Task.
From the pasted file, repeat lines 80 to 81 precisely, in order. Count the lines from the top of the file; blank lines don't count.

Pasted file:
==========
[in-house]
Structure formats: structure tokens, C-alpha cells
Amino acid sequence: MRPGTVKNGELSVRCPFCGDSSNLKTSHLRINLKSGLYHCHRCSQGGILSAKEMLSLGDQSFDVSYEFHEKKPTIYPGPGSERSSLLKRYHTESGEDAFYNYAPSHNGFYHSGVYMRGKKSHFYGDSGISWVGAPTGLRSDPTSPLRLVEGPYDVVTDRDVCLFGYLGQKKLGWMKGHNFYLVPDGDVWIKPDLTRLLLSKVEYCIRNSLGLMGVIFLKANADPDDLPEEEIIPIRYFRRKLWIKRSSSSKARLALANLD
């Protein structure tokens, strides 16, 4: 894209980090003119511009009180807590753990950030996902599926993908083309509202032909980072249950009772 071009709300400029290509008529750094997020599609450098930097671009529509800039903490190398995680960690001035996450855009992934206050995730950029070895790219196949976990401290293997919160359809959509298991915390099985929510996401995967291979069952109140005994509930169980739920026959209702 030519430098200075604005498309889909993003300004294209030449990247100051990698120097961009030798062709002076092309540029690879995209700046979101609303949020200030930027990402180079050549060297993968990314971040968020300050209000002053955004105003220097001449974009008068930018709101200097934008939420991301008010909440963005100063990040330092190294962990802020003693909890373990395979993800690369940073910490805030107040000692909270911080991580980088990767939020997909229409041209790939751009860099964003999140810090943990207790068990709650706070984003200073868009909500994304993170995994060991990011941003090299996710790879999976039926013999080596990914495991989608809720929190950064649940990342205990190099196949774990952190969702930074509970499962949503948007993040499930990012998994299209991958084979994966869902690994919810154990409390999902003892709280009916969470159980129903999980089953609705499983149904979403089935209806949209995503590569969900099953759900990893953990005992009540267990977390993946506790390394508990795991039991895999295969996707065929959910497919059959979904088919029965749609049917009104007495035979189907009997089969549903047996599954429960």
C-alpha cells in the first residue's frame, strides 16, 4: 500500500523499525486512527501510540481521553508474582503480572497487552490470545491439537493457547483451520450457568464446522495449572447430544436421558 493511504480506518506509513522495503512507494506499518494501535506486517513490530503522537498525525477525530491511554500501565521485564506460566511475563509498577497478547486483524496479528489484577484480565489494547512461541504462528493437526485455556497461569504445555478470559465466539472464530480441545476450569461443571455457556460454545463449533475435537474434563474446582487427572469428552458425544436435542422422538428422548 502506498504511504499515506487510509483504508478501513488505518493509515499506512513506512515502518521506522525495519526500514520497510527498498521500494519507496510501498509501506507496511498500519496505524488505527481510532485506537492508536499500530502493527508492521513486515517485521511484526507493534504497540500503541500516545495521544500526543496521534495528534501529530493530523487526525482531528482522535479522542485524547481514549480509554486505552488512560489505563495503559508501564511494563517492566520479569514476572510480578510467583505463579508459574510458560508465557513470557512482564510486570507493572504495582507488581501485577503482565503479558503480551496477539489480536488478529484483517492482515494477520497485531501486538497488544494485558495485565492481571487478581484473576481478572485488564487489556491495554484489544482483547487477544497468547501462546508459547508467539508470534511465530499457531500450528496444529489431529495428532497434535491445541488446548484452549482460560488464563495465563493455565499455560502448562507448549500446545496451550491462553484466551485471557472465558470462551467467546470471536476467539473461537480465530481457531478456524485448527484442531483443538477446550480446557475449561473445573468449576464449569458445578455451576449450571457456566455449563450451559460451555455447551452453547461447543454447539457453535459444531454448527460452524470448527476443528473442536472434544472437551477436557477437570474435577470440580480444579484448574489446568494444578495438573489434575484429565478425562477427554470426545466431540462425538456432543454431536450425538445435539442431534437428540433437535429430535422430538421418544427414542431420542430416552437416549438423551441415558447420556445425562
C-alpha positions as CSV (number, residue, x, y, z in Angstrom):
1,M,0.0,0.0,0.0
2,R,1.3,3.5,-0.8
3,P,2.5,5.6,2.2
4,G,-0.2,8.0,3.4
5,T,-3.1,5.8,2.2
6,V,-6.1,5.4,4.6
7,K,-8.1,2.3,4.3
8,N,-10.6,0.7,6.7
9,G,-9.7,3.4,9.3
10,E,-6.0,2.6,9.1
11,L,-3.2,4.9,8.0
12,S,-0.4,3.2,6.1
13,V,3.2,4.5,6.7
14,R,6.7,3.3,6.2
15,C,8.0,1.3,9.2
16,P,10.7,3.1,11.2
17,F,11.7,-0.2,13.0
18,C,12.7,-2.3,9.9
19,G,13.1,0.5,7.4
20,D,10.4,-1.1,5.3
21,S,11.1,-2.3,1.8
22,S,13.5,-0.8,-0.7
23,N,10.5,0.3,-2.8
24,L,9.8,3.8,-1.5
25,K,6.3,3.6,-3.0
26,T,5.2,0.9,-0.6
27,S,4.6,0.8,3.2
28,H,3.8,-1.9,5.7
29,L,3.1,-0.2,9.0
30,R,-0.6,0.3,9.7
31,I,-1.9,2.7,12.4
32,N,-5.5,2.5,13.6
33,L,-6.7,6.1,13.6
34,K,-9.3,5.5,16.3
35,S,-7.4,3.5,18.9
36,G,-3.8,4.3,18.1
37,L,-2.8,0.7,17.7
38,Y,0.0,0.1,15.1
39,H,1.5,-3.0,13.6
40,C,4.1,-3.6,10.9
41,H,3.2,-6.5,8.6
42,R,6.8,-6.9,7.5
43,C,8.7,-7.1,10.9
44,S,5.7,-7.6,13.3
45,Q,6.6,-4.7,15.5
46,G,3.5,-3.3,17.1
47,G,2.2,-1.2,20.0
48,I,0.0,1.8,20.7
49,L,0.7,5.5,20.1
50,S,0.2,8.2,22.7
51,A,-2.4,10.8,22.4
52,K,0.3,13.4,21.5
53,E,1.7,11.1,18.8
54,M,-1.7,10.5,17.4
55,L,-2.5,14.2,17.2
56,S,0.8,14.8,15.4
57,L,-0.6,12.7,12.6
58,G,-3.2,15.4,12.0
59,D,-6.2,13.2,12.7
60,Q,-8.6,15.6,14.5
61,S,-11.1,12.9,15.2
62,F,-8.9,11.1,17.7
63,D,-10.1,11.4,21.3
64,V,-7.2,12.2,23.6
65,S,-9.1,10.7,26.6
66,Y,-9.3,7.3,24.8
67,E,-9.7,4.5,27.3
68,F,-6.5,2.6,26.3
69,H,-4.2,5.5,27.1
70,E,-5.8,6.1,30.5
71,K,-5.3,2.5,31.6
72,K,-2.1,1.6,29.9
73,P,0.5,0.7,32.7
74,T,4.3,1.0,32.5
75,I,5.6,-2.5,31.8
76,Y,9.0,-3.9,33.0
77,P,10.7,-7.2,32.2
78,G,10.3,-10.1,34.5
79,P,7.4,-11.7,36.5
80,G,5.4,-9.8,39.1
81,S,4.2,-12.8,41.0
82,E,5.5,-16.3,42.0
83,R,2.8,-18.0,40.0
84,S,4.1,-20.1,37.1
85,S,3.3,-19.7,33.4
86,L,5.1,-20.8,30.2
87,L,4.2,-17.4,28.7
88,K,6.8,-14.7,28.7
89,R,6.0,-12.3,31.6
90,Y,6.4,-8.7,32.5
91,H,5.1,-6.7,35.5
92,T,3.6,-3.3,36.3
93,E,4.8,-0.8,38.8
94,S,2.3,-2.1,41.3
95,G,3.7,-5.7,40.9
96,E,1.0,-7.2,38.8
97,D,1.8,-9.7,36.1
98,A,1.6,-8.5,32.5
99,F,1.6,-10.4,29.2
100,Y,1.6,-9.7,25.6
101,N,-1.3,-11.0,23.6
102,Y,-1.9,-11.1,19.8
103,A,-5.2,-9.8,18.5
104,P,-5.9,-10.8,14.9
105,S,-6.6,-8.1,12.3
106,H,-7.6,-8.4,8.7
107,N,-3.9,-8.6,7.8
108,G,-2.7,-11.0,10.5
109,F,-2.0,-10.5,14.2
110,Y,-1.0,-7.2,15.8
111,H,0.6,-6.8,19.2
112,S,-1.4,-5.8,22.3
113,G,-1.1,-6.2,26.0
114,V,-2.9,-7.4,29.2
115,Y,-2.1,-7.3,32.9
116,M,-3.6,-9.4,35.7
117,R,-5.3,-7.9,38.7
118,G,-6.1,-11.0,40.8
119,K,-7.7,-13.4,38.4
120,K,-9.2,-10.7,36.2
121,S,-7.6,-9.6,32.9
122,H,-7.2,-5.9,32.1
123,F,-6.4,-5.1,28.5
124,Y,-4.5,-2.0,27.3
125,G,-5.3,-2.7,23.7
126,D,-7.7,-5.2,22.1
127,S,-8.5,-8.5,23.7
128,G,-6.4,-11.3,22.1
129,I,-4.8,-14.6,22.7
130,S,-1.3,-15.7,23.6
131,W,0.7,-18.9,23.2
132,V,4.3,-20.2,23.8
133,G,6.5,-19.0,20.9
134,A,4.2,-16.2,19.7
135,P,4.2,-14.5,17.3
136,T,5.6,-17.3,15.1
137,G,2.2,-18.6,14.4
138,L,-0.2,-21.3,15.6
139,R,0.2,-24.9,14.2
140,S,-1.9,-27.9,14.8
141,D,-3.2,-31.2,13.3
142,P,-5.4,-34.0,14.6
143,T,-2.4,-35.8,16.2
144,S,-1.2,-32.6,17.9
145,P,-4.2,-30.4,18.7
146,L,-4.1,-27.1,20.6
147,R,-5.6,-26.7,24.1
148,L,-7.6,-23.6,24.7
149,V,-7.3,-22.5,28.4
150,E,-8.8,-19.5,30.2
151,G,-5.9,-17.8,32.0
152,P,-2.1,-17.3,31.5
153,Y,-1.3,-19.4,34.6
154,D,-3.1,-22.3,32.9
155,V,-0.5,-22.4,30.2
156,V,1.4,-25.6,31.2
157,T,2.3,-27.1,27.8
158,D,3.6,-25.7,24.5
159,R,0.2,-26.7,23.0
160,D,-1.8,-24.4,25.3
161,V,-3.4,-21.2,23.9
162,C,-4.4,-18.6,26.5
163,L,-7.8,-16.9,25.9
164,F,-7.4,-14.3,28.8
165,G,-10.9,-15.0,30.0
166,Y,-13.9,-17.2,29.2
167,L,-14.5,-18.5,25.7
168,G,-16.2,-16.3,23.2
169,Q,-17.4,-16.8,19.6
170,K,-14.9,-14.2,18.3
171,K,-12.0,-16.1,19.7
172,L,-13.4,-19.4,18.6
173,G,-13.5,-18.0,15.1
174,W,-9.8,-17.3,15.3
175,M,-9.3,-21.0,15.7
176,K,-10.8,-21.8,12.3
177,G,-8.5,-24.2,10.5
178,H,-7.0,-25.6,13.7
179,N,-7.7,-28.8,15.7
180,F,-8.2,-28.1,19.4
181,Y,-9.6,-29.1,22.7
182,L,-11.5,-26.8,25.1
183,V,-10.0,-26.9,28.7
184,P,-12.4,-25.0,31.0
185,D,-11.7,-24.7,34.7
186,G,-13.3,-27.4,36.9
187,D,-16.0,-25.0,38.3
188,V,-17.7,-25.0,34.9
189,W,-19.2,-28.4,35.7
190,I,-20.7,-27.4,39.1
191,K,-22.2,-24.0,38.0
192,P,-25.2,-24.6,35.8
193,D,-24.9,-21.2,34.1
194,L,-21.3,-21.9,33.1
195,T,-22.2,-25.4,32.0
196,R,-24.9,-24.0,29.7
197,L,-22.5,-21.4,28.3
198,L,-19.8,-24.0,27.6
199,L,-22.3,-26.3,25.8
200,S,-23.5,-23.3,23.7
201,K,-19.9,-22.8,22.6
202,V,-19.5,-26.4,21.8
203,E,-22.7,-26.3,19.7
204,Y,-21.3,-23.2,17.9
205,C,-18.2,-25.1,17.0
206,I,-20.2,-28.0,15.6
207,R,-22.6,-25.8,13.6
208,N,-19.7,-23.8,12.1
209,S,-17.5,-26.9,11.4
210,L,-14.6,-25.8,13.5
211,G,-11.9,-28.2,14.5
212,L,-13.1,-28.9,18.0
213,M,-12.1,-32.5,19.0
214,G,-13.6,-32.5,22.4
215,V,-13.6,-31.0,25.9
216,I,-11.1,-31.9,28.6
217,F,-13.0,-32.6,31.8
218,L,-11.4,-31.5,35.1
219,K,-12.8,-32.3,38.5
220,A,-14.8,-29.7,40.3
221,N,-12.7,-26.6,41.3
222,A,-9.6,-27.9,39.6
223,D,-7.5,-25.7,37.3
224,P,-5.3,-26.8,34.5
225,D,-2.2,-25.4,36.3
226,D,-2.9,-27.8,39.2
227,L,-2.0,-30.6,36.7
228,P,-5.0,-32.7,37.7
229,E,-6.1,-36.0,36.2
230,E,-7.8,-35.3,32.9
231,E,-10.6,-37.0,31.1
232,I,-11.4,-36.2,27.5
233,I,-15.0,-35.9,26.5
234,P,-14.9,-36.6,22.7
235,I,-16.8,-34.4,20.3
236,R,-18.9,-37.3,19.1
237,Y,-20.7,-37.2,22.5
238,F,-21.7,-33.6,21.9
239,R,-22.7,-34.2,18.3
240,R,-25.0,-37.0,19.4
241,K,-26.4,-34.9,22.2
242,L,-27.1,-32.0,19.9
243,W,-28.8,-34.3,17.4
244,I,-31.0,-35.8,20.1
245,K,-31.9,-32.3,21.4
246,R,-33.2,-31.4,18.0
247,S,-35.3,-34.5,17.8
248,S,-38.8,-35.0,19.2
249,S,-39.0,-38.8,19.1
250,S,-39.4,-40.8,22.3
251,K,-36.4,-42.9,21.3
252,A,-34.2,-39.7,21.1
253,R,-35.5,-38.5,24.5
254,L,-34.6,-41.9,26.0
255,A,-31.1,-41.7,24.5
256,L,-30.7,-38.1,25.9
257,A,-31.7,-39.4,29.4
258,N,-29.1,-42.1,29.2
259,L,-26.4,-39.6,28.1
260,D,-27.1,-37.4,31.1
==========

74,T,4.3,1.0,32.5
75,I,5.6,-2.5,31.8